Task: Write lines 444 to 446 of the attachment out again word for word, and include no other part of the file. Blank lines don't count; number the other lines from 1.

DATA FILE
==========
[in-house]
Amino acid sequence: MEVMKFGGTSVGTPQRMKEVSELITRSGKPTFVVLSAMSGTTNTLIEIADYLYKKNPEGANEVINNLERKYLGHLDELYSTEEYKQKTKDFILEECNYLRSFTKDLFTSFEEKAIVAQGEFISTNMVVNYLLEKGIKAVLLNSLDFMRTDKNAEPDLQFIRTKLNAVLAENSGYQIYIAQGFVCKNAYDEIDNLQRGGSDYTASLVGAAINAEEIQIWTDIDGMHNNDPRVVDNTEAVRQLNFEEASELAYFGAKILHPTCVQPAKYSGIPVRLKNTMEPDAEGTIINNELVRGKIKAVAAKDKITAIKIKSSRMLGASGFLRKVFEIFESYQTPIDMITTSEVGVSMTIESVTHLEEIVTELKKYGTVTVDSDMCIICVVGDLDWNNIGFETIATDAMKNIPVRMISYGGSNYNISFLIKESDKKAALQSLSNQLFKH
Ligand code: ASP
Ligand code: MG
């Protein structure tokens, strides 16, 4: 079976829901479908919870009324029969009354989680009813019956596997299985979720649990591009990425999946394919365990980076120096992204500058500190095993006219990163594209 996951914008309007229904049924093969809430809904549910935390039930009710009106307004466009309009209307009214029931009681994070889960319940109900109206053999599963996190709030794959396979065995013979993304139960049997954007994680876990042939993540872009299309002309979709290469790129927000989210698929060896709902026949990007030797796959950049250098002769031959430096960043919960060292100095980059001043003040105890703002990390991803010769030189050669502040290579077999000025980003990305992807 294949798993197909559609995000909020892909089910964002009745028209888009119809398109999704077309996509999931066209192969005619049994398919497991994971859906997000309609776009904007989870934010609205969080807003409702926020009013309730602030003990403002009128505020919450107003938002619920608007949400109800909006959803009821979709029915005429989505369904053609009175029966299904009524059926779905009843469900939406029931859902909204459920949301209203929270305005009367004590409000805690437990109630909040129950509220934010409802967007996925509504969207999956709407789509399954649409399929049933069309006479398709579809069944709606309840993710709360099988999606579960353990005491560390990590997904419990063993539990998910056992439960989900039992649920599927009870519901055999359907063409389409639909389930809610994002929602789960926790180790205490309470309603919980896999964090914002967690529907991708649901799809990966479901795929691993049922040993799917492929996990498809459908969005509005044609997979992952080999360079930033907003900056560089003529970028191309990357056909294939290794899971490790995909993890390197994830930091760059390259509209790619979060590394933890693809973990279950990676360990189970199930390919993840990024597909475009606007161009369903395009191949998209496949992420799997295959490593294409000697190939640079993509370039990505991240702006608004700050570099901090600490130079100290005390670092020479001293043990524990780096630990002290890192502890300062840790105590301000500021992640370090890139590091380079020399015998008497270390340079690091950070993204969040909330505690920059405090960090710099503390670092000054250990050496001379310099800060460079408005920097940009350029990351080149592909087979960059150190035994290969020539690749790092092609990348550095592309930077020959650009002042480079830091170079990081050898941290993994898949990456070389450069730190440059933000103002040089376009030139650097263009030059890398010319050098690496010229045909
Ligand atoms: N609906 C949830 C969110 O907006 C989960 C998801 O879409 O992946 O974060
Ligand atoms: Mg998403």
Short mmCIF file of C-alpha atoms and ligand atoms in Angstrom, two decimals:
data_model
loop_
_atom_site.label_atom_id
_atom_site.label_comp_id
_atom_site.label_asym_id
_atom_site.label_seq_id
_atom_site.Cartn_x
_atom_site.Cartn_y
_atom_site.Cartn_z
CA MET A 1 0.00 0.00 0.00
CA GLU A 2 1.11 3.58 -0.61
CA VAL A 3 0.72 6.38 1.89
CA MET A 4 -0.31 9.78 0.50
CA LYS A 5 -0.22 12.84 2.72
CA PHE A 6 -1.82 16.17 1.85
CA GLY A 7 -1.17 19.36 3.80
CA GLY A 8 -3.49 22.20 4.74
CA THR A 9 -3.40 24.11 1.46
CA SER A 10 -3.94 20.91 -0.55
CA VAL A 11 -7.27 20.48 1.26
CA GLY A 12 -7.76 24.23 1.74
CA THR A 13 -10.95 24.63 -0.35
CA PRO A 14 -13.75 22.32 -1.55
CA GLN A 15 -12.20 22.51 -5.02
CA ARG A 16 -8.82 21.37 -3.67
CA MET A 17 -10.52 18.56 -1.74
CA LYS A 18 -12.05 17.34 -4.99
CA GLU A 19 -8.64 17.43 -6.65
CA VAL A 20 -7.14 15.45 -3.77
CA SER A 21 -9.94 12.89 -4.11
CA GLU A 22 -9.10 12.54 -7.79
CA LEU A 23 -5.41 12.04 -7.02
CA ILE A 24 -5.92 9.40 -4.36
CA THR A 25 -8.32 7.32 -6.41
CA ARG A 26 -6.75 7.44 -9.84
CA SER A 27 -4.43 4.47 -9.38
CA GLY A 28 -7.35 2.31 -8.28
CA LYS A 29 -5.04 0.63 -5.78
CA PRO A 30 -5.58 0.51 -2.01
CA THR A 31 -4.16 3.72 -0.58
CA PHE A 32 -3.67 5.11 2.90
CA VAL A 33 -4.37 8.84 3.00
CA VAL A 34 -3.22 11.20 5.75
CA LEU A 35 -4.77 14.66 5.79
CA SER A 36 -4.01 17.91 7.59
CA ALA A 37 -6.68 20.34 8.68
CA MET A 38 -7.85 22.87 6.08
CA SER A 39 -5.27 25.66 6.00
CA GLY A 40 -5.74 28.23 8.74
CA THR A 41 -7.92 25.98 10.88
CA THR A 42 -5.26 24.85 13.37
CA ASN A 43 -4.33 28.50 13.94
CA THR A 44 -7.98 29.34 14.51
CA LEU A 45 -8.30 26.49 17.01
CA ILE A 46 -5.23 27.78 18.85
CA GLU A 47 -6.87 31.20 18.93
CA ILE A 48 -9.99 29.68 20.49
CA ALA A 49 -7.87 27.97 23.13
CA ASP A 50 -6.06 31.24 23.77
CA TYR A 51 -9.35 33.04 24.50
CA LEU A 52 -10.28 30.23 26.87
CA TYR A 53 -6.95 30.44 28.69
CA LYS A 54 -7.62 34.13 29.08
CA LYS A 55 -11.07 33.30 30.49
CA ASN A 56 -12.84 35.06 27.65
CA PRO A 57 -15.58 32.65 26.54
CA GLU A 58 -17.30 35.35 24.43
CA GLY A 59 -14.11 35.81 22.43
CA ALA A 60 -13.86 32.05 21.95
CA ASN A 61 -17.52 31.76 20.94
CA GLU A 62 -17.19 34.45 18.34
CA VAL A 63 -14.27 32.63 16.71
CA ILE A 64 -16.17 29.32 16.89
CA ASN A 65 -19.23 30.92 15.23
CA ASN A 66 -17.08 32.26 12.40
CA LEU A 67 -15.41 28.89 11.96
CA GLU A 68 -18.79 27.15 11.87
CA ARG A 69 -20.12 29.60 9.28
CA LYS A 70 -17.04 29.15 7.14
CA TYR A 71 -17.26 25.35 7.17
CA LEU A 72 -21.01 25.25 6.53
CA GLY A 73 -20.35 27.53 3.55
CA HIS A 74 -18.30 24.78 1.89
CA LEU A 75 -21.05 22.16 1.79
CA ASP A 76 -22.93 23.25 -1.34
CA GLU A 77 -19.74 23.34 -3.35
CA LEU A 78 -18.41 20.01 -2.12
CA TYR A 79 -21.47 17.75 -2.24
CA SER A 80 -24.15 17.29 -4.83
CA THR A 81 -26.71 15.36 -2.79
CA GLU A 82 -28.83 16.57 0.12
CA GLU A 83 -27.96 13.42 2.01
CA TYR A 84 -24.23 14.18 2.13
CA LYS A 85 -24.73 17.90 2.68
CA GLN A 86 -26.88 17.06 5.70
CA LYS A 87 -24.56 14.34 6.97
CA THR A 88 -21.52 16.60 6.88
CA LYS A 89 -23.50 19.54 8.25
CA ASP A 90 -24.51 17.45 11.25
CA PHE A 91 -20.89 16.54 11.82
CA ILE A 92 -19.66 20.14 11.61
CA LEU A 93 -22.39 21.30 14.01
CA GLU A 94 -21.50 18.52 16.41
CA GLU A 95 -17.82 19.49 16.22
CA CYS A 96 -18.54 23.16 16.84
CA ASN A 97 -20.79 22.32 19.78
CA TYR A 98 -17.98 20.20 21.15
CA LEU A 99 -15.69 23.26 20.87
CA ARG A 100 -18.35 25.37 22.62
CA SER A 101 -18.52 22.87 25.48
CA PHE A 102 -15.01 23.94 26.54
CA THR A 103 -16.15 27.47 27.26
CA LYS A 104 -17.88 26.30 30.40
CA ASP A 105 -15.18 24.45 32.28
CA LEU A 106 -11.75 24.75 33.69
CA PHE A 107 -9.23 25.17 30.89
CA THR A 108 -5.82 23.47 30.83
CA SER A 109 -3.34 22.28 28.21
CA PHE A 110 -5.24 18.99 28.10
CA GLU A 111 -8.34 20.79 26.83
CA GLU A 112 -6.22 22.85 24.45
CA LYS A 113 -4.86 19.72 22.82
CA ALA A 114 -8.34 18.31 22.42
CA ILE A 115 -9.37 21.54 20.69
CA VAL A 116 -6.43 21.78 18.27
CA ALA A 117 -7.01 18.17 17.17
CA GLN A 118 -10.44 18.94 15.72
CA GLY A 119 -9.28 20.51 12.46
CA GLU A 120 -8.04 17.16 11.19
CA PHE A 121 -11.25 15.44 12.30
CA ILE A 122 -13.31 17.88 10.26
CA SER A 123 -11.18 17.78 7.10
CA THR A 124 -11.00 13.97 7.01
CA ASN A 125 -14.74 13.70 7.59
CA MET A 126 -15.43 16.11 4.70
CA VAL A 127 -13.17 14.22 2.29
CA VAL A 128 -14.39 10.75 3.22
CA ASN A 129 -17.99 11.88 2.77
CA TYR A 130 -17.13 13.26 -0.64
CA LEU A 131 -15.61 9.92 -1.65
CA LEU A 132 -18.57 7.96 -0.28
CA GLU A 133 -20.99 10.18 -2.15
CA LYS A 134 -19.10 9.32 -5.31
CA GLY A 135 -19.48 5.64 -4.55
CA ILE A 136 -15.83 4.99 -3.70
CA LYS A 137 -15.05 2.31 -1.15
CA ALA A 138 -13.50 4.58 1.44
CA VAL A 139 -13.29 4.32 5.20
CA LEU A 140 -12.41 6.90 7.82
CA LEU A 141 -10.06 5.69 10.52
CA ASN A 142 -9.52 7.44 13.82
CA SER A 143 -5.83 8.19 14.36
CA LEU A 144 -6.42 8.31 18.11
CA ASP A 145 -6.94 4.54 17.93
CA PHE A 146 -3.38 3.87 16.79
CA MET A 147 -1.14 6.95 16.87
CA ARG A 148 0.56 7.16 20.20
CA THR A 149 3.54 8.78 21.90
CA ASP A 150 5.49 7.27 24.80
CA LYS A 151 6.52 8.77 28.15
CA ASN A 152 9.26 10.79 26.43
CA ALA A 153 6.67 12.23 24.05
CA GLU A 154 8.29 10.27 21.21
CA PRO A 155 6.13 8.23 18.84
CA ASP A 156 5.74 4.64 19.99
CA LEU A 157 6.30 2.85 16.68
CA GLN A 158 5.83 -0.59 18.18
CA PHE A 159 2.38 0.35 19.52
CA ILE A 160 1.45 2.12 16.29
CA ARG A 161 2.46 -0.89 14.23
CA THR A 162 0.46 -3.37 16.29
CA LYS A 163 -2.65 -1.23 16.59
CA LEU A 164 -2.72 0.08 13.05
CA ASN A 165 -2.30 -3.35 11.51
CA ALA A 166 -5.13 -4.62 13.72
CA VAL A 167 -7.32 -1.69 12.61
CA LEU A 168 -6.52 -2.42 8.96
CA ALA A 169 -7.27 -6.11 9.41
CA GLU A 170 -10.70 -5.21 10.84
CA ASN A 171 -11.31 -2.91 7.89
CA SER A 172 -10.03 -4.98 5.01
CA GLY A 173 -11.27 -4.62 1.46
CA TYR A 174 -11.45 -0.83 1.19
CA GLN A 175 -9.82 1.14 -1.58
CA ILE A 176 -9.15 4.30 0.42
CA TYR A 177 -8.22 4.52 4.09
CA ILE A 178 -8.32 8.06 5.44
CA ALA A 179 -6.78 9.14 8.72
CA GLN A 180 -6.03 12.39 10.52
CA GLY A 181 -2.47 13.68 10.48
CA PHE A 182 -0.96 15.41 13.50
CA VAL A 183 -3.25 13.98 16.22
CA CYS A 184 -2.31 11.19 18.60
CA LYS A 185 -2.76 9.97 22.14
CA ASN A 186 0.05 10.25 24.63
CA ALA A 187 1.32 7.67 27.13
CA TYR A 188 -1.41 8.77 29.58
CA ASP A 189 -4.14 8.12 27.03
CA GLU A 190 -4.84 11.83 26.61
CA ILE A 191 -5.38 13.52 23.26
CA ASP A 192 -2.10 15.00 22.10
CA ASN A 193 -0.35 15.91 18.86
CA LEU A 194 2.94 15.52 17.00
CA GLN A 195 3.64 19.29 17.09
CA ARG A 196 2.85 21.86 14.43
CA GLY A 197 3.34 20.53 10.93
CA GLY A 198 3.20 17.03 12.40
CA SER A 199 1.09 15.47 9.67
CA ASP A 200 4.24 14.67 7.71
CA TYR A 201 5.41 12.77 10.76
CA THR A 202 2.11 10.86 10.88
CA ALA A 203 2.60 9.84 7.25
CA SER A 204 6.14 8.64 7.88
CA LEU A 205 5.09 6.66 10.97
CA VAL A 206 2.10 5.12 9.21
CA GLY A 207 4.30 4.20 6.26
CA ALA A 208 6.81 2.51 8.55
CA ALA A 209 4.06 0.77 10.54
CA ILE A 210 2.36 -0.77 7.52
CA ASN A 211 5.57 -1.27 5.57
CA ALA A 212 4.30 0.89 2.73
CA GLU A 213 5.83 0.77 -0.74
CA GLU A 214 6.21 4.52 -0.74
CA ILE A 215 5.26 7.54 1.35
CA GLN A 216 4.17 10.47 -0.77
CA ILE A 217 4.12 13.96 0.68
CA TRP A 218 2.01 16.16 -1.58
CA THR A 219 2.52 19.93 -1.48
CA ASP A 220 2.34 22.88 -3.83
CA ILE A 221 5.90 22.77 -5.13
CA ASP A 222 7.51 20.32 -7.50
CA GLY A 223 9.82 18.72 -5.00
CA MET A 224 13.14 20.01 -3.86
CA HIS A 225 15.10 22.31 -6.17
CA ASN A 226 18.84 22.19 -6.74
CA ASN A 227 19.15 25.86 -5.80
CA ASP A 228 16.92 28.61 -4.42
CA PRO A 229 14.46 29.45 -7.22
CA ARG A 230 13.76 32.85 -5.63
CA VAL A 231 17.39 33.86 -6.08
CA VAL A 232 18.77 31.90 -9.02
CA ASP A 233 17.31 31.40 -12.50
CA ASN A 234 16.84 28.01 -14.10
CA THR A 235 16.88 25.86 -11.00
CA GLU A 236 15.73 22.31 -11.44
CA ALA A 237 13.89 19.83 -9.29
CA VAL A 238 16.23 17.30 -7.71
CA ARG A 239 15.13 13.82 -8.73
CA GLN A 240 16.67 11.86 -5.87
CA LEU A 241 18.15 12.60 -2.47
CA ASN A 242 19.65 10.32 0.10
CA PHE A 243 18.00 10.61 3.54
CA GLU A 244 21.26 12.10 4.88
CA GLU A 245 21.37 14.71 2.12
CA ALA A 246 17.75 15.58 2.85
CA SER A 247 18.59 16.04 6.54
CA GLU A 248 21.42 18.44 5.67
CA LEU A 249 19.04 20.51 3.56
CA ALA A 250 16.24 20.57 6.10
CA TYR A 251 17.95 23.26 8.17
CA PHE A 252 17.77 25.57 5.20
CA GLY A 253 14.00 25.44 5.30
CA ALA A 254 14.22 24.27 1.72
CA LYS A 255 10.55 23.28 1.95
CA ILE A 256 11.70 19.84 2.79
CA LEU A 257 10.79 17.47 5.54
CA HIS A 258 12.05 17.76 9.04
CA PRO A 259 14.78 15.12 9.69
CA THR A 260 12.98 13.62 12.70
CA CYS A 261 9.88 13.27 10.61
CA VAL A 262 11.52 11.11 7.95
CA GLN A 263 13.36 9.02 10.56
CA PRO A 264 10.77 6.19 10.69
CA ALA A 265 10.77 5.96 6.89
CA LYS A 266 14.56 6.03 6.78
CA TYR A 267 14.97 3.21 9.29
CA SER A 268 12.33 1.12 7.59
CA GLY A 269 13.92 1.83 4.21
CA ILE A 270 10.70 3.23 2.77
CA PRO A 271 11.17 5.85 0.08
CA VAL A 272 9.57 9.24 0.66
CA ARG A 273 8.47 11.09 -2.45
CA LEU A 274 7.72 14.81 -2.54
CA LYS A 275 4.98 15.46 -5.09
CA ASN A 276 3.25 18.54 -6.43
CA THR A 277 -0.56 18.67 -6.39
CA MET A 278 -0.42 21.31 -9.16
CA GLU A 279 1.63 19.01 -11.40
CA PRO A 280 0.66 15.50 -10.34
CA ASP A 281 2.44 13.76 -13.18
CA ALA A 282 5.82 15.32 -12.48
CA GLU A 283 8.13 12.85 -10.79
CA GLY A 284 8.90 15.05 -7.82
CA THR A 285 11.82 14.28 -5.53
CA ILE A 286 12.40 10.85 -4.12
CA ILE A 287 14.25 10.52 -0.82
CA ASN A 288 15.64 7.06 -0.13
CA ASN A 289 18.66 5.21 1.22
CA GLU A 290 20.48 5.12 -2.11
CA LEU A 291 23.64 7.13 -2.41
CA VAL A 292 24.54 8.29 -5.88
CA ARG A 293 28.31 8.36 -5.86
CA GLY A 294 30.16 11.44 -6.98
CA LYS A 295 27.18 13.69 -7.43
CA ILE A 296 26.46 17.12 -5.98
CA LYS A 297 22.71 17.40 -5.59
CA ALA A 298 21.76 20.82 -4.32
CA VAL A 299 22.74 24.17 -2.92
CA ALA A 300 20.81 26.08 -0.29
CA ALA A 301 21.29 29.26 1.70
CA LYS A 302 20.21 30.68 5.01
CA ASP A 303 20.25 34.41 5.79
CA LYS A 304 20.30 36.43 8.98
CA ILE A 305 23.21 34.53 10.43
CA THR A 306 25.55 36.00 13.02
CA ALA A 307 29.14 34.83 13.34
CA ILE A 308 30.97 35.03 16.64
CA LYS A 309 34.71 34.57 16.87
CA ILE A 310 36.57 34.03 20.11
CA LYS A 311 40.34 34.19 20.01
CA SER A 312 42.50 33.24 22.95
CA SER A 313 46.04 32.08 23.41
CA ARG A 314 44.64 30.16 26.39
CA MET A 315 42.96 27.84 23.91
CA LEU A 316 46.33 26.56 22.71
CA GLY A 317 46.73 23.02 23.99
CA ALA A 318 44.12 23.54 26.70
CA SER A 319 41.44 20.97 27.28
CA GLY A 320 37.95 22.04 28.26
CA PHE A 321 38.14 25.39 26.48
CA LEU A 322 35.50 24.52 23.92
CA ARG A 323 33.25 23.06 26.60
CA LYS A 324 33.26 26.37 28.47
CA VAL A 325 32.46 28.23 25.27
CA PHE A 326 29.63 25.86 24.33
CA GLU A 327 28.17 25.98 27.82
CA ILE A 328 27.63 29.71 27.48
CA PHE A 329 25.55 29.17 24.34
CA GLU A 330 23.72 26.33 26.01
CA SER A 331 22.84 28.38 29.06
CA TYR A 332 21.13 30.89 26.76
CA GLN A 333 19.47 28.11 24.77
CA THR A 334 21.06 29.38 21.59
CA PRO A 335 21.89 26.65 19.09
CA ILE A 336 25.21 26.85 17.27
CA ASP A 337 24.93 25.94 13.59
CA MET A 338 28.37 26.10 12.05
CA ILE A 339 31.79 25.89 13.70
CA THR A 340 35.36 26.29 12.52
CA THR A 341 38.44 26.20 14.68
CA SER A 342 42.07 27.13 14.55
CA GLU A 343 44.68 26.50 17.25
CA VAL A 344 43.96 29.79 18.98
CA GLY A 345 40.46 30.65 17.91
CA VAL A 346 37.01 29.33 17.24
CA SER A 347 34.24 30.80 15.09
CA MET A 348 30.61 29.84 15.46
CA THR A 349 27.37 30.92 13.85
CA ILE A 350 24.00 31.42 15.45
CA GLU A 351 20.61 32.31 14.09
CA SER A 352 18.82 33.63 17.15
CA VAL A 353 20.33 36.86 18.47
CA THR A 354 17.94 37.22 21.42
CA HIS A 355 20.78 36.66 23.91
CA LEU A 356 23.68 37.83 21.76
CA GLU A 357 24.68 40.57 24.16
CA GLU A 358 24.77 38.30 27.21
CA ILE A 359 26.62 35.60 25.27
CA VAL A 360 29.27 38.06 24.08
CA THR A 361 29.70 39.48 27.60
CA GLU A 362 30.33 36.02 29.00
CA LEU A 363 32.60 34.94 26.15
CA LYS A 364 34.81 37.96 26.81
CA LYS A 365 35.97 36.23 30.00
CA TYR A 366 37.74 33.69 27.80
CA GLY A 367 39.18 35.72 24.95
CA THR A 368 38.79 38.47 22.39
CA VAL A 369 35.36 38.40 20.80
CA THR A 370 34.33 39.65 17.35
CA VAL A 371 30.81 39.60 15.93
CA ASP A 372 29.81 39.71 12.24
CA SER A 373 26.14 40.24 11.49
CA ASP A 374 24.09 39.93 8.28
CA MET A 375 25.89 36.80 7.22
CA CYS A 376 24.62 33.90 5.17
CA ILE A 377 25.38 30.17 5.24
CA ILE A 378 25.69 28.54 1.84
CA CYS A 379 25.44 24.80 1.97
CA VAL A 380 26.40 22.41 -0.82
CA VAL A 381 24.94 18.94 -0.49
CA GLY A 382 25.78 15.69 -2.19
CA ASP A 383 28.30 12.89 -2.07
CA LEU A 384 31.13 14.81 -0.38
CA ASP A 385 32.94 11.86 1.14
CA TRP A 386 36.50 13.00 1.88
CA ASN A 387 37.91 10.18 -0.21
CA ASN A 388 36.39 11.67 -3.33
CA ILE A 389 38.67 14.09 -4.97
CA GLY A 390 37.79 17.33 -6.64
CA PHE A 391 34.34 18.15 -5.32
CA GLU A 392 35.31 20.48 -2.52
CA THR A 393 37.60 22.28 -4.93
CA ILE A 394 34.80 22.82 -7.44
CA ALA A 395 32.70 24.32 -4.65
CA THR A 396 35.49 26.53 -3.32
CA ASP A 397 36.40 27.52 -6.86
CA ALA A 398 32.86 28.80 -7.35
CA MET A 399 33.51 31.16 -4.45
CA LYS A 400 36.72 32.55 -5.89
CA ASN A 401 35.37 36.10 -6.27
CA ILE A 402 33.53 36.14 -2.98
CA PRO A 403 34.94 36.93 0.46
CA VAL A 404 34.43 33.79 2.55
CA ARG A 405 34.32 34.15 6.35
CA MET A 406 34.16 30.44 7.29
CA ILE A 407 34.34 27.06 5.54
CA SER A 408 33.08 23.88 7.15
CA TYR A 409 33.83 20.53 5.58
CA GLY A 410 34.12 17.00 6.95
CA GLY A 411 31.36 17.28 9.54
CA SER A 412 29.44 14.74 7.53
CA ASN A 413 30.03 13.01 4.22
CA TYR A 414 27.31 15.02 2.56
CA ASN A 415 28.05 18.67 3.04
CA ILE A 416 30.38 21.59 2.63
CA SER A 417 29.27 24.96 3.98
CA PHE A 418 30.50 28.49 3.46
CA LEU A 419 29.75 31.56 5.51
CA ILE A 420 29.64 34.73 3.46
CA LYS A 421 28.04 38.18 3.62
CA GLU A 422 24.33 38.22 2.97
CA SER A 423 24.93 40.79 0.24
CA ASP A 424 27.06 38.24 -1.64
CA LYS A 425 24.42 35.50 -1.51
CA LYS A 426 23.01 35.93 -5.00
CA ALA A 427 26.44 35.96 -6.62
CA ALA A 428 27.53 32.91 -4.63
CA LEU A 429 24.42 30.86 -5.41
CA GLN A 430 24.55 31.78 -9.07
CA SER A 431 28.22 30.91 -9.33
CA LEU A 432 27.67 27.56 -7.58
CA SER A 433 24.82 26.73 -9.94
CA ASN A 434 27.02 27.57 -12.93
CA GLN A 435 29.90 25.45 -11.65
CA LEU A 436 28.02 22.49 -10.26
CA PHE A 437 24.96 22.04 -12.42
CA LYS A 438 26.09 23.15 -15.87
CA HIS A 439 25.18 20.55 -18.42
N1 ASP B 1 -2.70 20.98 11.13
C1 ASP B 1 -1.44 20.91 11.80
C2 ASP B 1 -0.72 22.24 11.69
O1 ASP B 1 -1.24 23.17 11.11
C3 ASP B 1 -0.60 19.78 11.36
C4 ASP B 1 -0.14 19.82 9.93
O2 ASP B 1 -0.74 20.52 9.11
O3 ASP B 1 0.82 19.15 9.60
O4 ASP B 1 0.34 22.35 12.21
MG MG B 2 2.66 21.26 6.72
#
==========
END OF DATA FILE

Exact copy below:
CA ALA A 427 26.44 35.96 -6.62
CA ALA A 428 27.53 32.91 -4.63
CA LEU A 429 24.42 30.86 -5.41